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Aerial Robbers

It was a spectacular sight to see the kettle of Red-billed Tropicbirds circling high above the bay at Little Tobago Island. In the blink of an eye we heard air shredding as a Magnificent Frigatebird dove upon a Tropicbird. The steep dive ended with the Frigatebird grabbing the Tropicbird’s tail and giving it a firm shake. My first thought was that tropicbirds were too large to be a prey item for the Frigatebird. As we watched the dramatic scene, it dawned on us that the Frigatebird was not after the tropic bird; instead the Frigatebird was trying to get the tropicbird to regurgitate its stomach contents in midair. We were watching kleptoparasitism.

Kleptoparasitism is stealing food from other birds and is not the only way Frigatebirds feed themselves. Frigatebirds opportunistically take chicks out of seabird nests or grab hatching sea turtles. They also fish by skimming the surface and grabbing fish just under the surface. They are often seen behind fishing boats dipping for fish or offal thrown over by the fisherman.

Have you ever watched a Frigatebird fly? They are the ultimate gliders. Frigatebirds are said to have a greater wing span to body weight ratio than any other bird, allowing them to soar for days with little energy expenditure.

Frigatebirds cannot swim, and walking on land or taking off from the water is quite difficult. Their long, forked tails allow these aerial masters to turn, duck and dive in order to rob the prey from other seabirds. In flight, the forked tail often will appear as one long pointed tail.

Adult male Magnificent Frigatebirds are all black with a red gular, or throat pouch, that is inflated during the breeding season to attract a mate. The gular pouch is rarely seen outside of breeding season. Adult females are black with a white breast and the immature birds have a white head and breast. During breeding season, males inflate their gular pouches until they look like red, heart-shaped balloons. Courtship is a noisy affair with the males making a rattle or drumming sound with their gular pouches, clacking their bills and vibrating their extended wings.  Females encourage the courtship chaos by giving their attention to the males presenting the greatest show of noise and largest gular pouches.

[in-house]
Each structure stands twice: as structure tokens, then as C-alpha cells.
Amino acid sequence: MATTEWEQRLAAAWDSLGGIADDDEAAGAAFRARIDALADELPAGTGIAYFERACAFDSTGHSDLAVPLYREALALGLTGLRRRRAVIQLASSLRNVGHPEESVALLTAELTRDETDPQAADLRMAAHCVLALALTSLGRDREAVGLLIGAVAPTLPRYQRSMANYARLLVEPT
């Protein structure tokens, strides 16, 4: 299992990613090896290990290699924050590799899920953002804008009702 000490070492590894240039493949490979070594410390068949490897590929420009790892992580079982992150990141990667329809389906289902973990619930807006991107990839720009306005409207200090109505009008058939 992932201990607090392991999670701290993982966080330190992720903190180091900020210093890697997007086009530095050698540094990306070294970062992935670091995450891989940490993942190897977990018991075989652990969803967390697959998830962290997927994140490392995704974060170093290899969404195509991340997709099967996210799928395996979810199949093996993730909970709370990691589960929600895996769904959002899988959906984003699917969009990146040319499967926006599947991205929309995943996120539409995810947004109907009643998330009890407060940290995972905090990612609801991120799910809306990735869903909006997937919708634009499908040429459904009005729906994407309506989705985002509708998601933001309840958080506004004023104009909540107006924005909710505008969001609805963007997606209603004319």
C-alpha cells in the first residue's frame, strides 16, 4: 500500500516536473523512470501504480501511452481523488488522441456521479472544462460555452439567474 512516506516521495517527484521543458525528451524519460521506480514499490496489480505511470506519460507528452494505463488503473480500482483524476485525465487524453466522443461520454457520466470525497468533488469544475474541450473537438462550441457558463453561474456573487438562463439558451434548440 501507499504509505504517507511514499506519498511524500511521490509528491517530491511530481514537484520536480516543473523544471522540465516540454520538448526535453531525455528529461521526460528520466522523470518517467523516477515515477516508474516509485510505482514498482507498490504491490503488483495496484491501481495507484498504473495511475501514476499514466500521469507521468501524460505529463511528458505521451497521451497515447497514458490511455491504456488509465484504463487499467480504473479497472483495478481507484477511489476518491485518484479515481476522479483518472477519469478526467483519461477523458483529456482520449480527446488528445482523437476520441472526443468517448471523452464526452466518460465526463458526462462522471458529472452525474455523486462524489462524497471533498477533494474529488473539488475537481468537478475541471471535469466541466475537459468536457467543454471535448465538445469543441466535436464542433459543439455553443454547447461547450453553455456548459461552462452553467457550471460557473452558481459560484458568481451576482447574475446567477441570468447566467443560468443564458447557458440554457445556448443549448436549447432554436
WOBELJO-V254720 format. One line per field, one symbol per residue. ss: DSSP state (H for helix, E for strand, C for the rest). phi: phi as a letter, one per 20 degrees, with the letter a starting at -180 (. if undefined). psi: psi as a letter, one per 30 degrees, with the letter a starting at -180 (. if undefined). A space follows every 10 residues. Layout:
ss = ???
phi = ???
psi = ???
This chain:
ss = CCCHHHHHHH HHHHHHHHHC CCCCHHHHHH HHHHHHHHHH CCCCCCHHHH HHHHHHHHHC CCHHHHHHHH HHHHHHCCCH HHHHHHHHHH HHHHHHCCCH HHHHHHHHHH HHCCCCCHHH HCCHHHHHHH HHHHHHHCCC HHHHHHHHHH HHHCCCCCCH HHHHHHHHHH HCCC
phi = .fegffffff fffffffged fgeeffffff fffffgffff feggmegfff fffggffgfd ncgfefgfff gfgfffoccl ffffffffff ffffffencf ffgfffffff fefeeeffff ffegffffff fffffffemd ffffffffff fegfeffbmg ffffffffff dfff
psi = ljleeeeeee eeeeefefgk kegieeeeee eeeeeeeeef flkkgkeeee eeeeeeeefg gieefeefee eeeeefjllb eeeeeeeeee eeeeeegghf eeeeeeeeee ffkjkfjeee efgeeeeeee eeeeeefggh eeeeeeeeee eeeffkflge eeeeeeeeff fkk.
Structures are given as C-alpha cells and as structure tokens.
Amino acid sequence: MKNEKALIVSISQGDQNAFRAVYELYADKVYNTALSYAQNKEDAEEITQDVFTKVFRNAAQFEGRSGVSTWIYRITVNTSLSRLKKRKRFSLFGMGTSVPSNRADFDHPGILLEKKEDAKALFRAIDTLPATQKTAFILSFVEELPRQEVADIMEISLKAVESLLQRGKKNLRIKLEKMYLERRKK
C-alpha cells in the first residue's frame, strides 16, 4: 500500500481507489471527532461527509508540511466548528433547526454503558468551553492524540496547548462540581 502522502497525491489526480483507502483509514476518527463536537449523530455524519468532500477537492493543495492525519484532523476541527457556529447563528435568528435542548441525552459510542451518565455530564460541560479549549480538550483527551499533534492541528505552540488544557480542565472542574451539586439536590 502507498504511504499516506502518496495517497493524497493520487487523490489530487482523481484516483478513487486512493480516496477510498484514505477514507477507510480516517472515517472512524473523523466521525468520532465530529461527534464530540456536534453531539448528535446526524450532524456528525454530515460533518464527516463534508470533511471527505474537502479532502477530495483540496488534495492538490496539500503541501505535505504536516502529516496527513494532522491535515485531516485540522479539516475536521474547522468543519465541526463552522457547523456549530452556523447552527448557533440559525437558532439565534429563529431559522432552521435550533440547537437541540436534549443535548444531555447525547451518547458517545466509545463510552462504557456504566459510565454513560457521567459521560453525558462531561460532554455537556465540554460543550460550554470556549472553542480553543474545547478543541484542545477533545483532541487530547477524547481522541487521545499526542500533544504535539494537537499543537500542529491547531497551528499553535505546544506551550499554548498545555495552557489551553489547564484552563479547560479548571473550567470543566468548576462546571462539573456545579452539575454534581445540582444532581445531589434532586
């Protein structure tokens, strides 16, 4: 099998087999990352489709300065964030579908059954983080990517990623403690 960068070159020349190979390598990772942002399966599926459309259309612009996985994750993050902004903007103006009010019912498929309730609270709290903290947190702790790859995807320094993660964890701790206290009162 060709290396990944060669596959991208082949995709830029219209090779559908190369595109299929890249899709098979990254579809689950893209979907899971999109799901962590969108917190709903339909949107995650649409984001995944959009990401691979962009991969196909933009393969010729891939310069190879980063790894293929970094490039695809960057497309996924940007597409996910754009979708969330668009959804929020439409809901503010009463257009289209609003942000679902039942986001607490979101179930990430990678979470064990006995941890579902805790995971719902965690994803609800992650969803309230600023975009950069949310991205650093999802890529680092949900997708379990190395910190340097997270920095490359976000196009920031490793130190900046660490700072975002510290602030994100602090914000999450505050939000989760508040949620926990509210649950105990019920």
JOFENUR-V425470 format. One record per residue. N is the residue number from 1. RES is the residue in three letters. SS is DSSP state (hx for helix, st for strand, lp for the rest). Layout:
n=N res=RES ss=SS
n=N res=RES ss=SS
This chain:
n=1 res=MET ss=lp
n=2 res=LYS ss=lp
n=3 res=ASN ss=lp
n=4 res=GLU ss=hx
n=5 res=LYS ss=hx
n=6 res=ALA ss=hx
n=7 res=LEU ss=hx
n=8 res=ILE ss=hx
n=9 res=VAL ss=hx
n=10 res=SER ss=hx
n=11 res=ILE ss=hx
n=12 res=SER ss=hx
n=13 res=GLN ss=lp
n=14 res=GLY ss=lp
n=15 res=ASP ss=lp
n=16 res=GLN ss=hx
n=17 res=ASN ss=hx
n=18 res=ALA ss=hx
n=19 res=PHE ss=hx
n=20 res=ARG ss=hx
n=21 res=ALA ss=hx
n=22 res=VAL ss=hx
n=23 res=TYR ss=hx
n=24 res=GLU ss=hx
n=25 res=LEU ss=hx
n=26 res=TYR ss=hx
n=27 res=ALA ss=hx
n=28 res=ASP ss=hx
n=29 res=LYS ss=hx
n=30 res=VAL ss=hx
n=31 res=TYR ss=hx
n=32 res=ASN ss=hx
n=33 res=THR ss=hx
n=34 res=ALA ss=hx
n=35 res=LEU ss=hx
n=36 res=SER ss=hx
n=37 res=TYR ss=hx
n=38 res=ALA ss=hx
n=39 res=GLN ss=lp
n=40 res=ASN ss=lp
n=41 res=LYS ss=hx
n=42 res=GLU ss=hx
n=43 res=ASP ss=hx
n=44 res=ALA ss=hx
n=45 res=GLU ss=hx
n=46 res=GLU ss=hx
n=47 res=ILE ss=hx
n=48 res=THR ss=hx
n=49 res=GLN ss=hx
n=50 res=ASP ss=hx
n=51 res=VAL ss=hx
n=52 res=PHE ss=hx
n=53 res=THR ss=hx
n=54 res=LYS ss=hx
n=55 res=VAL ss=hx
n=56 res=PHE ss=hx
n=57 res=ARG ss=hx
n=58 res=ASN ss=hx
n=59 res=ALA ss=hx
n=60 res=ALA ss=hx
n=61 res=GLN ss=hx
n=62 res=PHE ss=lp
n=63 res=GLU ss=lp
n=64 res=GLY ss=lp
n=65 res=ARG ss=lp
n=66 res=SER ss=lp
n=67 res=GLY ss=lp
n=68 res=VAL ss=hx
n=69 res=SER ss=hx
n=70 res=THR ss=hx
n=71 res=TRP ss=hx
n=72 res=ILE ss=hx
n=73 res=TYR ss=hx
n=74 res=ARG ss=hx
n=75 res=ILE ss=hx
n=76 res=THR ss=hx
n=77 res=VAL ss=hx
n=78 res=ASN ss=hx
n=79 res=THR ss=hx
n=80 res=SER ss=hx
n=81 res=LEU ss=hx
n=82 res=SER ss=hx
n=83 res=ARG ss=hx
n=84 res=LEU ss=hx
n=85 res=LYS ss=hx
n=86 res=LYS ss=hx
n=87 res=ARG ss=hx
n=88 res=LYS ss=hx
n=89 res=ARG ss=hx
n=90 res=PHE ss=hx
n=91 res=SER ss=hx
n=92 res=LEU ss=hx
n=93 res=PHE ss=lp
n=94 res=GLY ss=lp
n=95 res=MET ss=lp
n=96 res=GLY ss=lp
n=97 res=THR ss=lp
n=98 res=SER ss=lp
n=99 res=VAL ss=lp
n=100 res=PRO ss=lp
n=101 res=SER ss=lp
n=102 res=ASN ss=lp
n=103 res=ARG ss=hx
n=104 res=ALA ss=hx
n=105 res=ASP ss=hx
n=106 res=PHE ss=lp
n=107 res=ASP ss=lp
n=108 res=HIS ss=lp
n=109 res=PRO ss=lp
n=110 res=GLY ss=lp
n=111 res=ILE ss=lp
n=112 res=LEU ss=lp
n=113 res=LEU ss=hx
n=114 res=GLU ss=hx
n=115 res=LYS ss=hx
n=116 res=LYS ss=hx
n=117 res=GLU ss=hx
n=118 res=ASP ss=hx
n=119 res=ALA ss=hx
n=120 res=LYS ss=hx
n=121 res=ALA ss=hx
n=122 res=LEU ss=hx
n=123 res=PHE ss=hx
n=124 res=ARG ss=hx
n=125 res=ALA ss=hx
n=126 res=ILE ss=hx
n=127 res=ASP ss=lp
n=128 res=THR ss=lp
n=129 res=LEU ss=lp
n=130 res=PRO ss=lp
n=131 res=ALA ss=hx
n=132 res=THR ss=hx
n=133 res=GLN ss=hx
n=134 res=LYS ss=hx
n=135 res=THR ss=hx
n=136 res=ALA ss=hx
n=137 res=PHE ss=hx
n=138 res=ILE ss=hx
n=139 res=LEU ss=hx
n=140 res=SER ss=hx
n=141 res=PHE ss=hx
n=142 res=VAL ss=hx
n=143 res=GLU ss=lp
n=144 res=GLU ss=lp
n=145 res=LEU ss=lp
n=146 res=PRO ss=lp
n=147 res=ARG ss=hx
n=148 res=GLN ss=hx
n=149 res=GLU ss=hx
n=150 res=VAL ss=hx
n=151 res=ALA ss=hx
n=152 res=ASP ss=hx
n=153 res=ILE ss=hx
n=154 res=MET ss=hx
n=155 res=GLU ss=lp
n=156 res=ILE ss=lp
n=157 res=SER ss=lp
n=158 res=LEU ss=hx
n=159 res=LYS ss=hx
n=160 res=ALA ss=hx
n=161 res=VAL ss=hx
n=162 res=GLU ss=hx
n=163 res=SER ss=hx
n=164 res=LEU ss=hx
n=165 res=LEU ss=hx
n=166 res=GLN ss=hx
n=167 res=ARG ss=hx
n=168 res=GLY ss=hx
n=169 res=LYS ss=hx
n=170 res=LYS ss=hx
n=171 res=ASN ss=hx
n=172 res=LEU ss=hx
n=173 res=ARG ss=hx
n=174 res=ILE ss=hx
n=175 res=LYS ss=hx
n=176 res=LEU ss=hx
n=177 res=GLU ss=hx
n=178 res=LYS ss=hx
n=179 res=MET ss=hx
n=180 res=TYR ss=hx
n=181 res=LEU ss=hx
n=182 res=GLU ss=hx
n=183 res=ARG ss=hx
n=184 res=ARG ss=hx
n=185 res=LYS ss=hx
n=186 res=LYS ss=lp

Frigatebirds nest colonially. A rough nest is constructed in low trees or on the ground on remote islands. A single egg is laid each breeding season. The Magnificent Frigatebird is found in the Caribbean and along the coasts of north and South America. Worldwide, there are five species of Frigatebirds.  The Magnificent Frigatebird is the only one of the species we see in the Caribbean.

Across its range, the Magnificent Frigatebird is declining. Destruction of mangroves and other seaside vegetation are causing a loss of nesting habitat.
 
Devi Sharp is a retired wildlife biologist and is exploring the birds of the Caribbean with her husband, Hunter on their sailboat Arctic Tern.

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